Blogging Employee Benefits

February 15, 2006

LOL No Laughing Matter

Filed under: Accounting, Regulations — Fuguerre @ 11:10 am

Financial institutions’ boards of directors, audit committees, and management should not enter into any agreement that incorporates limitation of liability provisions with respect to Audits.

Here’s a major current topic that deserves a BeneBlog place in line for all the various ways I and my colleagues encounter it in our own practice and in contacts with auditors; plus worth at least a note on this particular development for a specific exclusion for particular aspects of our work; but then back to the general continuing saga that brings this issue to the table for an increasing part of our work, well beyond S-O 404 and the specific industry addressed here, and regardless of this piece’s benefits plan exemption.

A coalition of five federal agencies has finalized an Interagency Advisory on the Unsafe and Unsound Use of Limitation of Liability Provisions in External Audit Engagement Letters (“Advisory”), informing financial institutions that they should not enter into agreements with external auditors that incorporate unsafe and unsound limitation of liability provisions with respect to financial statement audits, audits of internal control over financial reporting, and attestations on management’s assessment of internal control over financial reporting. [71 FR 6487, 2/9/06]

The Advisory does not apply to audits of a financial institution’s 401(k) plans, pension plans, or other similar audits. The Advisory also does not apply to service providers (including legal advisors) other than a financial institution’s external auditor. Which is not to say that LOL provisions are acceptable or permissible for employee plan audits or non-audit engagements; but only that those audits or engagements are outside the scope prescribed by this Advisory.

The federal agencies are concerned that LOL provisions in engagement letters may weaken an external auditor’s objectivity, impartiality, and performance, thereby reducing the reliability of the audit. The Advisory addresses agreement between a financial institution and an external auditor that includes LOL provisions to –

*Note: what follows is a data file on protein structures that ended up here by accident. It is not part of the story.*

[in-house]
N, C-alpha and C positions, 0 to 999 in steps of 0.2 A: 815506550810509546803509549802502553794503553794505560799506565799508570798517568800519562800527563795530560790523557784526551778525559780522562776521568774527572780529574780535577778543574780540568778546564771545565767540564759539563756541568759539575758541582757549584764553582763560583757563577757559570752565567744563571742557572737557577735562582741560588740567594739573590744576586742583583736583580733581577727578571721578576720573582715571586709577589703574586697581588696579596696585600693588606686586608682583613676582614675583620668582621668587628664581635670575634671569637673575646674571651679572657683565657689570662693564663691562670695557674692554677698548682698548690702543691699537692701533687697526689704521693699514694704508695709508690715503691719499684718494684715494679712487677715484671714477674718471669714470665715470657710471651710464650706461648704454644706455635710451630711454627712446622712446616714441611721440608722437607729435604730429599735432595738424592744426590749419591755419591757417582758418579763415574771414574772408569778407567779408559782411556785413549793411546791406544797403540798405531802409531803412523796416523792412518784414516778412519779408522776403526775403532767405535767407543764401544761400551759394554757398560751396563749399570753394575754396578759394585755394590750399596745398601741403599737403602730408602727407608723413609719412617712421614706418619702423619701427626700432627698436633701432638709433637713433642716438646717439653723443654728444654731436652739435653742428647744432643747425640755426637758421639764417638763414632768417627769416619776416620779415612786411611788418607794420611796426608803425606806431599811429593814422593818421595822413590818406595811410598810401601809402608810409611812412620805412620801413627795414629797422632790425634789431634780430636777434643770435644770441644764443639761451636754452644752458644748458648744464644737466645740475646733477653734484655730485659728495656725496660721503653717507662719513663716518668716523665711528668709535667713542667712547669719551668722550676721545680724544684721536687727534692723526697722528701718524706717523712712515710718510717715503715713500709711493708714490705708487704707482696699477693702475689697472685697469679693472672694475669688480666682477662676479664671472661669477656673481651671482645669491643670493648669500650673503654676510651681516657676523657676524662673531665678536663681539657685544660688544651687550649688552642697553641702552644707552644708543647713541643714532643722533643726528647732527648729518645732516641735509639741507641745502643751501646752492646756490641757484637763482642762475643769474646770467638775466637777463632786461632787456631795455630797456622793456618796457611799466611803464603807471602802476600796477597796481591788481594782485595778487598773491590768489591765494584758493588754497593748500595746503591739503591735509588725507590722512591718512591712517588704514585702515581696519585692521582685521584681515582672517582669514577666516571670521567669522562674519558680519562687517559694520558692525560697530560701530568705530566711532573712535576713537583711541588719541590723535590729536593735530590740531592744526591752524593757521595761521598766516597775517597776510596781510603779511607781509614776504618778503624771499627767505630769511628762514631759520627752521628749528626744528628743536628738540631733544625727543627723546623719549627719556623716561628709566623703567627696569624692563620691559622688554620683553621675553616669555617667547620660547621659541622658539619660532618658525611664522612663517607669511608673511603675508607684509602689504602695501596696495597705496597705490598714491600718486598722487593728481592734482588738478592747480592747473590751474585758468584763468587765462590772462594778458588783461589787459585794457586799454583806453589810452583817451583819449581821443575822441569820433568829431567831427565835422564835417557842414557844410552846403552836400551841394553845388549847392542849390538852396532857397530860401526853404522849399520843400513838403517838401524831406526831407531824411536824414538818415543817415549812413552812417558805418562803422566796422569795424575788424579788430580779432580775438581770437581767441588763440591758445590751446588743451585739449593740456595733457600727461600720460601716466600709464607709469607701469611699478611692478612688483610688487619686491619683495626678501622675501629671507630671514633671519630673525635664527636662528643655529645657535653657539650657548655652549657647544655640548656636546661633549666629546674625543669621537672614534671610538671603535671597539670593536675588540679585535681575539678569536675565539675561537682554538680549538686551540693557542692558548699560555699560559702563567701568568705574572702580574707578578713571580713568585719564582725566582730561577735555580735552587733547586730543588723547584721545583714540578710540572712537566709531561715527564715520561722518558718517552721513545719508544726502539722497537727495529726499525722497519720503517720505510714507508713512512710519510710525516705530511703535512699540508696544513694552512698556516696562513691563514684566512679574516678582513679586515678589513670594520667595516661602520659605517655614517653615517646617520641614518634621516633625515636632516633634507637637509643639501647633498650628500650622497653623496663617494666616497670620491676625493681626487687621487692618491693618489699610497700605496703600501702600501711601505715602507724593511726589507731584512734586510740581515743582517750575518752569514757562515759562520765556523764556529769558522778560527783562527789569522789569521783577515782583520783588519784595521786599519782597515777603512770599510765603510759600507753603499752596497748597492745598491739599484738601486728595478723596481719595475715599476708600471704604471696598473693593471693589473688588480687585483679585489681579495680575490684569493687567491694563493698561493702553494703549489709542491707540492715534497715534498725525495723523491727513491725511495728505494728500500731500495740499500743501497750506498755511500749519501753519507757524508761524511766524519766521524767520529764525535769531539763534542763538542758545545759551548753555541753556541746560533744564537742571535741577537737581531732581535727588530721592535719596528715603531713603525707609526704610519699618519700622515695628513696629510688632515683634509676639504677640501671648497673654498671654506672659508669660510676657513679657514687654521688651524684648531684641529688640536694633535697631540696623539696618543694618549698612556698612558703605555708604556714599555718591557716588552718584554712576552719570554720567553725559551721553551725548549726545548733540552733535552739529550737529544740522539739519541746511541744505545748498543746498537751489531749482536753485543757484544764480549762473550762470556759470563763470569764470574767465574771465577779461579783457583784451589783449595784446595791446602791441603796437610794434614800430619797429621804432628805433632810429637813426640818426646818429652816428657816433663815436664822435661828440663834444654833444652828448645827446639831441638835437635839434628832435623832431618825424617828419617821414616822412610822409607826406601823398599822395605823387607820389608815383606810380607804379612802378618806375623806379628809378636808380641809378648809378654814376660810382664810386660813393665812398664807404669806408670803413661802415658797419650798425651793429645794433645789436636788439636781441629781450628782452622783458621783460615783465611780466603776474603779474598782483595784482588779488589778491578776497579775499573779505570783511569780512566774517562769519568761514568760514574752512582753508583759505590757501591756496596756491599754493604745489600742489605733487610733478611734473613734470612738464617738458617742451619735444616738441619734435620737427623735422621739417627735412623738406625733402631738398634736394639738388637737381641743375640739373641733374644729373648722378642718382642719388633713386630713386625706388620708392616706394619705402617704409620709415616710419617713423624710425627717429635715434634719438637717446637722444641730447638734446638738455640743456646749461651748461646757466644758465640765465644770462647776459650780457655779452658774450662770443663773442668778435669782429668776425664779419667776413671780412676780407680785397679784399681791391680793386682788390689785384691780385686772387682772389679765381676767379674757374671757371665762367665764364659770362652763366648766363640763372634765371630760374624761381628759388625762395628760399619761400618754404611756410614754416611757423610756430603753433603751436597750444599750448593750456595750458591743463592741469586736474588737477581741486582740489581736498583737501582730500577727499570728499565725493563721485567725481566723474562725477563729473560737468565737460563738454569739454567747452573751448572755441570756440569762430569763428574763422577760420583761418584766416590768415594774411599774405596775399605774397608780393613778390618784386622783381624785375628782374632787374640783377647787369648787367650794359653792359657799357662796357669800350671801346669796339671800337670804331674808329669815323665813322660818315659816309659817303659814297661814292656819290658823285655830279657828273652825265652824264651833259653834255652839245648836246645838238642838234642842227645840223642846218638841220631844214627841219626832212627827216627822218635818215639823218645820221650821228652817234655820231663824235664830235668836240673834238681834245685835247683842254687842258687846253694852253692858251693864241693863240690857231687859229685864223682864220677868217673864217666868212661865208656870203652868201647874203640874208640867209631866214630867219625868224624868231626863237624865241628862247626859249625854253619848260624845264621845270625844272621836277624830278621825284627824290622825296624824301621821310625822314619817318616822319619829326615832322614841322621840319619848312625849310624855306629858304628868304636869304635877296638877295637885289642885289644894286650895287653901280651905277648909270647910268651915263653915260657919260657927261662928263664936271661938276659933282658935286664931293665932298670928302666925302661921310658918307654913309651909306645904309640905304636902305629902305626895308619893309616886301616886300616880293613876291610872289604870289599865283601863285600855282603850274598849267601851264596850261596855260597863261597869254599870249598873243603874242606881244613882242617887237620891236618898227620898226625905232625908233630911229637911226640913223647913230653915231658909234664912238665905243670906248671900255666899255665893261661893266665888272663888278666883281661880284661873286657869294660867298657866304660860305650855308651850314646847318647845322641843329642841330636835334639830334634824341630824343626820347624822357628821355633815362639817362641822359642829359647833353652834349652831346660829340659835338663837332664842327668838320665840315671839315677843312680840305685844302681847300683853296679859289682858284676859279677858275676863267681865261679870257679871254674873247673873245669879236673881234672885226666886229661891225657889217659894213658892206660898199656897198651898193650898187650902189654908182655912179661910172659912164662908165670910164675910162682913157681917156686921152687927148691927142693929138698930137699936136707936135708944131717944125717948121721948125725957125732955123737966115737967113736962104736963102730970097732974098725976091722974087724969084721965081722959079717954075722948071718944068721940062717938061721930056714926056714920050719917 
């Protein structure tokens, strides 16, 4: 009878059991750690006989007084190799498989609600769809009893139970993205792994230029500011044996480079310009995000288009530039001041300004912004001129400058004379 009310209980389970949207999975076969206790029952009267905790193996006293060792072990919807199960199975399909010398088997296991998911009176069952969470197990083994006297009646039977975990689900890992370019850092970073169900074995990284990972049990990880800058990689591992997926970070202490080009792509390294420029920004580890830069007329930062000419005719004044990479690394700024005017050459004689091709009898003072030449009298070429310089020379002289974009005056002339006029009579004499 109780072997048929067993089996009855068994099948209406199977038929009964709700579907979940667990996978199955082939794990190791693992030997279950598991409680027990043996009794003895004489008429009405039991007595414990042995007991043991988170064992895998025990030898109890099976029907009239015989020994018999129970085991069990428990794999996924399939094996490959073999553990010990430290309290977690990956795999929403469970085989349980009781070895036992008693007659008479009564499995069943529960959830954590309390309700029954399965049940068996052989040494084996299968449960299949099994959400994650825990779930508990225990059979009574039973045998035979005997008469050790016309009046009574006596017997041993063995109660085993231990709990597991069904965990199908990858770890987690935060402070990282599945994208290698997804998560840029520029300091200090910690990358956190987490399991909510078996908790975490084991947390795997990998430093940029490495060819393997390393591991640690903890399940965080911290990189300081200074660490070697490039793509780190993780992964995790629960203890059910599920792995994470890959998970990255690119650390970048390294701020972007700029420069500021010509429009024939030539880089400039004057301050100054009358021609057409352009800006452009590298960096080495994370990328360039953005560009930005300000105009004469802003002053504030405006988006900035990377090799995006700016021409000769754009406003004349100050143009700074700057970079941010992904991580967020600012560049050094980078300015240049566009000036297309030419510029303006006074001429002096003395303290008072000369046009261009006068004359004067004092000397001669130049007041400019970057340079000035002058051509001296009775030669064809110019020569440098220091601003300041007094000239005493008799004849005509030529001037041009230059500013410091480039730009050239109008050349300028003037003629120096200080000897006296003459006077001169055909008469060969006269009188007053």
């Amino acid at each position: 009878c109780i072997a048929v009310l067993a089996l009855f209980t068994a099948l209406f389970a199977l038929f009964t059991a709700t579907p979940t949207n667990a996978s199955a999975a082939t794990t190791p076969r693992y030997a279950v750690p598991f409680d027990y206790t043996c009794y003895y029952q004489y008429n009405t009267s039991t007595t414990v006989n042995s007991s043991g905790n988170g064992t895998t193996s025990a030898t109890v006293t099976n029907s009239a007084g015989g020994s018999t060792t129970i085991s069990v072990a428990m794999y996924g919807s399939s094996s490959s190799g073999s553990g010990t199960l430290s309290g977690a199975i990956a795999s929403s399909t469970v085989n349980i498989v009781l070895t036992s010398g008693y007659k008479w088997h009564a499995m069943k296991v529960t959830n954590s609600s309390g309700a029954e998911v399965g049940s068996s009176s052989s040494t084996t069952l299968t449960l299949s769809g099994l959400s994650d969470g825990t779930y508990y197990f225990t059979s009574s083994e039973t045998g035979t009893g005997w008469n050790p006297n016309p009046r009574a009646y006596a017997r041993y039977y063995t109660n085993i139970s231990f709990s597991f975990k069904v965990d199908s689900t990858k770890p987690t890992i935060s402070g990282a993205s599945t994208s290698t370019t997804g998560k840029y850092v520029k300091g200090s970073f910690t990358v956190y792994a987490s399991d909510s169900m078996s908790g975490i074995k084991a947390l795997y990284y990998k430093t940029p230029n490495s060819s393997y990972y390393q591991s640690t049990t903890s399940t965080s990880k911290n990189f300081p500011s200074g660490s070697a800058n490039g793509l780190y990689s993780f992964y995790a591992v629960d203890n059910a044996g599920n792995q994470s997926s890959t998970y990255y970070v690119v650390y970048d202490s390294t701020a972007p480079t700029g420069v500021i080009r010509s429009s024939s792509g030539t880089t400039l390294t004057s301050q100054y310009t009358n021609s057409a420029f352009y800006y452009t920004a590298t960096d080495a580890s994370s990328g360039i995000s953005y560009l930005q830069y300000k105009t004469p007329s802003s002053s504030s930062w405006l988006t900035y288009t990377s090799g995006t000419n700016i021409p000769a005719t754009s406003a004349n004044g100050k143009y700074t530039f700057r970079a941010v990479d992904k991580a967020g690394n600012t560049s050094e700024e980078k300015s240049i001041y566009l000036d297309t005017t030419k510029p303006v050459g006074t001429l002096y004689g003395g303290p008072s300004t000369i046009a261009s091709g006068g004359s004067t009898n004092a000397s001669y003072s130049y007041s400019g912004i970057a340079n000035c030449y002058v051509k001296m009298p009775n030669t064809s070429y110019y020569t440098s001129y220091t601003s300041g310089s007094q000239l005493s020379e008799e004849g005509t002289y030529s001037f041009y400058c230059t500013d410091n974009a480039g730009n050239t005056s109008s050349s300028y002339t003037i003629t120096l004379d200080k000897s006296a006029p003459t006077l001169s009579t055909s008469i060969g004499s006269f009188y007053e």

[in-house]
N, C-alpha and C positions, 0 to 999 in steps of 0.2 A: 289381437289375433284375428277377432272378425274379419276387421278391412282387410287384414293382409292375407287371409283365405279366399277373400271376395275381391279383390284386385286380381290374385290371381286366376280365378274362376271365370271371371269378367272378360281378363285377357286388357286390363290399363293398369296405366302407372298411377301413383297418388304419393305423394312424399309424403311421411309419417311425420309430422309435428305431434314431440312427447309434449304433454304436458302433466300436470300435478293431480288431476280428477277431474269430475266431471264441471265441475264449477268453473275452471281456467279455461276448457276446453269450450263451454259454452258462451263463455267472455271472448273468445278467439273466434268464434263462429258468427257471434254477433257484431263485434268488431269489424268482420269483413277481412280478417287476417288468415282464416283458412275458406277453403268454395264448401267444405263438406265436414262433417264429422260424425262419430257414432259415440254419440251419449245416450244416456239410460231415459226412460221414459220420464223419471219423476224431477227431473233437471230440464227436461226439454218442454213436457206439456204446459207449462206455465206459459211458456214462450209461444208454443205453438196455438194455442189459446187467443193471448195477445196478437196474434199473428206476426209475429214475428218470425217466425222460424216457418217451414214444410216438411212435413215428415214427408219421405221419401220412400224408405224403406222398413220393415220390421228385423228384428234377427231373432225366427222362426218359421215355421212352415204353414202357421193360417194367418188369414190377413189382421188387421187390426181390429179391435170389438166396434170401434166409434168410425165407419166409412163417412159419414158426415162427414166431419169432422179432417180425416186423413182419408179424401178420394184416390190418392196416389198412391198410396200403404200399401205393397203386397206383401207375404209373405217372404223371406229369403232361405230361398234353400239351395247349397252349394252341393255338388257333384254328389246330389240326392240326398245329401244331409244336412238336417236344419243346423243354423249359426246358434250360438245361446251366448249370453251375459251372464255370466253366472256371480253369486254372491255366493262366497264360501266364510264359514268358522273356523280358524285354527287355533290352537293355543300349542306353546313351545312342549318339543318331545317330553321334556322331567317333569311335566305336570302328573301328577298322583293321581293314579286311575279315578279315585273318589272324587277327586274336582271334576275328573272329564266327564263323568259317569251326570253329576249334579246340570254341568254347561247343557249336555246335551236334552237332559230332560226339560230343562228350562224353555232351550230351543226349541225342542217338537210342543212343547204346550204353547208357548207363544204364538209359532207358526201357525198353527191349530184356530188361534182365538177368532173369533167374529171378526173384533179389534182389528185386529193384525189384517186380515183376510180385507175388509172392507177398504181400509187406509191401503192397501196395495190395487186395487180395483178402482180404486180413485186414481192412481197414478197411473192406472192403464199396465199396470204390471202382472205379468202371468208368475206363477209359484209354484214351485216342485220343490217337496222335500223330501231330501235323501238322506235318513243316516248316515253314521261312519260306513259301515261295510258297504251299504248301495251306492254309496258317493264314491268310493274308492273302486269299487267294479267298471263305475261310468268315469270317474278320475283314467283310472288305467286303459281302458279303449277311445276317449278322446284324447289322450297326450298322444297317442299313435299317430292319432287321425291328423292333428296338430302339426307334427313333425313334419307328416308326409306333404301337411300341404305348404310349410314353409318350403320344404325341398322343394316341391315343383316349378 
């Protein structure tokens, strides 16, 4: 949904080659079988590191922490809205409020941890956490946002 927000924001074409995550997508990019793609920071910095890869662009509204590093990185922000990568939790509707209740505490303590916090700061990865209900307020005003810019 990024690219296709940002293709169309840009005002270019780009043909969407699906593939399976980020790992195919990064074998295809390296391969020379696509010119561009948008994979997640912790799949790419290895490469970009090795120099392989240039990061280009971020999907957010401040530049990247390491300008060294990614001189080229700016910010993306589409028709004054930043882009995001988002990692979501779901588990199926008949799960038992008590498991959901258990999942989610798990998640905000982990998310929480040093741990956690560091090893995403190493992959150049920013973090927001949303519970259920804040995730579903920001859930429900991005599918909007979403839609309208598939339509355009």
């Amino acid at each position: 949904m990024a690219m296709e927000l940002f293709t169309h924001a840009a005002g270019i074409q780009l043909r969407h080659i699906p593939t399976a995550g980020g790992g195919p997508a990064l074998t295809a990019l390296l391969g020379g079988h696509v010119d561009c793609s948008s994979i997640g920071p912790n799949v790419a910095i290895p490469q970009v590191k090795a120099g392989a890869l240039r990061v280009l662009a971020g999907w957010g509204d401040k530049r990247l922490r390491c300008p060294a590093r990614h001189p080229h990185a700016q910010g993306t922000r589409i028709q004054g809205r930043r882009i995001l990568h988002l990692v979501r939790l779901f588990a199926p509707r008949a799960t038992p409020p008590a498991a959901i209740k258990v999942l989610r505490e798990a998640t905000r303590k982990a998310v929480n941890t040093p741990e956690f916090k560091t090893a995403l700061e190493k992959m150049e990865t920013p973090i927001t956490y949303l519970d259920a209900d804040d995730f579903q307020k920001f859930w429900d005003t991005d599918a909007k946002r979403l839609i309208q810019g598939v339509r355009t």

• Indemnify the external auditor against third-party claims;
  • Hold harmless or release the external auditor from liability for claims or potential claims that might be asserted by the financial institution; or
  • Limit the remedies available to the financial institution.

The Advisory also expresses concern about agreements to submit disputes to mandatory and binding alternative dispute resolution, binding arbitration, and other binding non-judicial dispute resolution processes or to waive the right to full discovery, limit appellate review, and limit or waive other rights and protections available in ordinary litigation proceedings.

Engagement letter provisions that waive the right of the financial institution to seek punitive damages from the external auditor are not treated as impermissible under the Advisory. However, an agreement by an institution to indemnify its auditor against third-party damage awards, including punitive damages, are considered unsafe and unsound LOL provisions under the Advisory.

The Advisory directs financial institutions against audit engagements that incorporate impermissible LOL provisions. Financial institutions are to document the business rationale for agreeing to any other engagement provisions that limit their legal rights.

The five federal agencies jointly issuing the Advisory are: the Office of Thrift Supervision (OTS), Treasury; the Board of Governors of the Federal Reserve System (Board); the Federal Deposit Insurance Corporation (FDIC); the National Credit Union Administration (NCUA); and the Office of the Comptroller of the Currency (OCC), Treasury. The Advisory is effective for engagement letters executed on or after 2/9/06. Financial institutions are not required to nullify existing audit engagement letters, but are encouraged to seek amendment of multi-year engagements for years ending after 2006.

Additional background to the agencies’ Advisory is given in the Federal Financial Institutions Examination Council’s Interagency Advisory on the Unsafe and Unsound Use of Limitation of Liability Provisions and Certain Alternative Dispute Resolution Provisions in External Audit Engagement Letters (5/4/05). Separate but related reading on the emerging debate over engagement letter LOL provisions includes –

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